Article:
Miguel Rueda, the University of Colorado’s associate athletic director, said graduating players are given a medical work-up, including a session with a doctor. That’s fine. But those who study concussions speak of a cumulative toll, like a woodpecker tap-tapping at a skull.
You don’t know you’re in trouble until one day. …
The Cleveland Browns drafted Miller 160th over all. A year later he was in summer drills, took a hit and fell to the turf as if shot. He lay motionless and unconscious for five minutes before being strapped to a gurney and taken to the hospital.
“It took me six months to feel normal again,” he said.
The Browns cut him loose, and he became an itinerant lineman, signing with San Diego, Denver and Dallas. He was in the Cowboys camp when it happened again, on a move he had made a thousand times before. “Face to face,” he says. “A normal hit, just like in high school or college.”
That night he called his wife and bawled hysterically, hung up and began to vomit. He quivered, unable to stand, unable to see. “My head felt the most incredible pressure, like lava and sulfur coming out of my ears. It was like someone was hitting me with an anvil. I wanted to die. I thought I was dying.”
Miller began a trek to doctor’s offices. “Doctors said one more hit like that and you might not wake up,” he said. “A lifetime was catching up to me.”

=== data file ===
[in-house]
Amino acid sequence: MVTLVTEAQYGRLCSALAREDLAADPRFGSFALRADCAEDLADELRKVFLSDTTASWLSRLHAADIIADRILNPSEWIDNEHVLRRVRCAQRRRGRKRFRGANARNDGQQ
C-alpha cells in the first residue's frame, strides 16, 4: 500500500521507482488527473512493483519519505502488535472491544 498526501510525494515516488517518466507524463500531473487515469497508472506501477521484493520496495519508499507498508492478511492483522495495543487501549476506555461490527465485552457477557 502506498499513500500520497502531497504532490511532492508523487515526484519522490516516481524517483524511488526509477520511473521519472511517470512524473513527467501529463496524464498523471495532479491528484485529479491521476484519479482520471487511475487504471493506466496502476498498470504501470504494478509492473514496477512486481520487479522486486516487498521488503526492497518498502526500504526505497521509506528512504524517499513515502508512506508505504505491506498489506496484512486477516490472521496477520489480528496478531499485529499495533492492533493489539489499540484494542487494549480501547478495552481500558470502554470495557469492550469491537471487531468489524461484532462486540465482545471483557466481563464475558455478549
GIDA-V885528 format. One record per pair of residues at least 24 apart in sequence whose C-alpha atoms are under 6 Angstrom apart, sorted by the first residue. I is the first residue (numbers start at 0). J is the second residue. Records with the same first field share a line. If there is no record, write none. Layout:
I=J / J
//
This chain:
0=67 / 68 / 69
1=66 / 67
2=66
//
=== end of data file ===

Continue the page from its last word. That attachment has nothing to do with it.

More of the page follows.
He was denied disability benefits. He had sustained concussions at the University of Colorado, with the Browns and the Cowboys. But how to put a finger on the fateful hit?
University of Colorado officials spoke to me of their hope to make a safer helmet. Would that have helped?
Miller sighed. “You just become a better missile,” he said.
He’s not a college football abolitionist, not quite. He loved the camaraderie and the strategy and the athleticism even as he knows the bottom line. “You are there to make money for the university. You are a lesser priced whore.”
Our talk turns to his future. Miller has announced plans to donate his brain to the Boston University concussion center. But that’s no morbid flag of surrender; he plans to climb out of this hole. He sounds hopeful, sort of.
“There’s still quite a few blank pages. I don’t tell the same story seven times over,” he said. “Some days I feel like a young man, and some days not.”